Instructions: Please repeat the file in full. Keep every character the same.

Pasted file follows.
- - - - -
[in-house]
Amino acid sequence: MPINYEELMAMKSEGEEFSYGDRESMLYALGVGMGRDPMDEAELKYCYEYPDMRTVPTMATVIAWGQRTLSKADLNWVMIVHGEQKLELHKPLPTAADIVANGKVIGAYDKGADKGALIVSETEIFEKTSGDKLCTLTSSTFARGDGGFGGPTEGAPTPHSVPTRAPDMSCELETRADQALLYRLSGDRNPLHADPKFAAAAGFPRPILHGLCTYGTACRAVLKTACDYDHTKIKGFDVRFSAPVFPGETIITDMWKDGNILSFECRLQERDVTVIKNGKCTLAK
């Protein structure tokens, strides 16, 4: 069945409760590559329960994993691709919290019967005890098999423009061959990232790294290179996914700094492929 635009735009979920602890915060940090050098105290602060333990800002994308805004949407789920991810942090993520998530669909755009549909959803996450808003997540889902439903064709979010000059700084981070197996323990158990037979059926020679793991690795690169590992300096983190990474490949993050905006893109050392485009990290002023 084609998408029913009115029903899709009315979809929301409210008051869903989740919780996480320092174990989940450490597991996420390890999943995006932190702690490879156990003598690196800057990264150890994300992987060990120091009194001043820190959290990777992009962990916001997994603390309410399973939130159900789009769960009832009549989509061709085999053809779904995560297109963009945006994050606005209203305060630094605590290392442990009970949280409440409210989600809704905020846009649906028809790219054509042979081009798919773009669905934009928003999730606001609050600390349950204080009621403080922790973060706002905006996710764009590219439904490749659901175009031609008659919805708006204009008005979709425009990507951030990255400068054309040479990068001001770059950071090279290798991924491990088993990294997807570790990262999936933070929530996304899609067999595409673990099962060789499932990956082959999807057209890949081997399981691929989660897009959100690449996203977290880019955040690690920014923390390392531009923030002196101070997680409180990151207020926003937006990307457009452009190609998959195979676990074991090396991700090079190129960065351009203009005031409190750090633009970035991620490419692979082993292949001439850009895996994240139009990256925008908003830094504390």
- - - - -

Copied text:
[in-house]
Amino acid sequence: MPINYEELMAMKSEGEEFSYGDRESMLYALGVGMGRDPMDEAELKYCYEYPDMRTVPTMATVIAWGQRTLSKADLNWVMIVHGEQKLELHKPLPTAADIVANGKVIGAYDKGADKGALIVSETEIFEKTSGDKLCTLTSSTFARGDGGFGGPTEGAPTPHSVPTRAPDMSCELETRADQALLYRLSGDRNPLHADPKFAAAAGFPRPILHGLCTYGTACRAVLKTACDYDHTKIKGFDVRFSAPVFPGETIITDMWKDGNILSFECRLQERDVTVIKNGKCTLAK
């Protein structure tokens, strides 16, 4: 069945409760590559329960994993691709919290019967005890098999423009061959990232790294290179996914700094492929 635009735009979920602890915060940090050098105290602060333990800002994308805004949407789920991810942090993520998530669909755009549909959803996450808003997540889902439903064709979010000059700084981070197996323990158990037979059926020679793991690795690169590992300096983190990474490949993050905006893109050392485009990290002023 084609998408029913009115029903899709009315979809929301409210008051869903989740919780996480320092174990989940450490597991996420390890999943995006932190702690490879156990003598690196800057990264150890994300992987060990120091009194001043820190959290990777992009962990916001997994603390309410399973939130159900789009769960009832009549989509061709085999053809779904995560297109963009945006994050606005209203305060630094605590290392442990009970949280409440409210989600809704905020846009649906028809790219054509042979081009798919773009669905934009928003999730606001609050600390349950204080009621403080922790973060706002905006996710764009590219439904490749659901175009031609008659919805708006204009008005979709425009990507951030990255400068054309040479990068001001770059950071090279290798991924491990088993990294997807570790990262999936933070929530996304899609067999595409673990099962060789499932990956082959999807057209890949081997399981691929989660897009959100690449996203977290880019955040690690920014923390390392531009923030002196101070997680409180990151207020926003937006990307457009452009190609998959195979676990074991090396991700090079190129960065351009203009005031409190750090633009970035991620490419692979082993292949001439850009895996994240139009990256925008908003830094504390």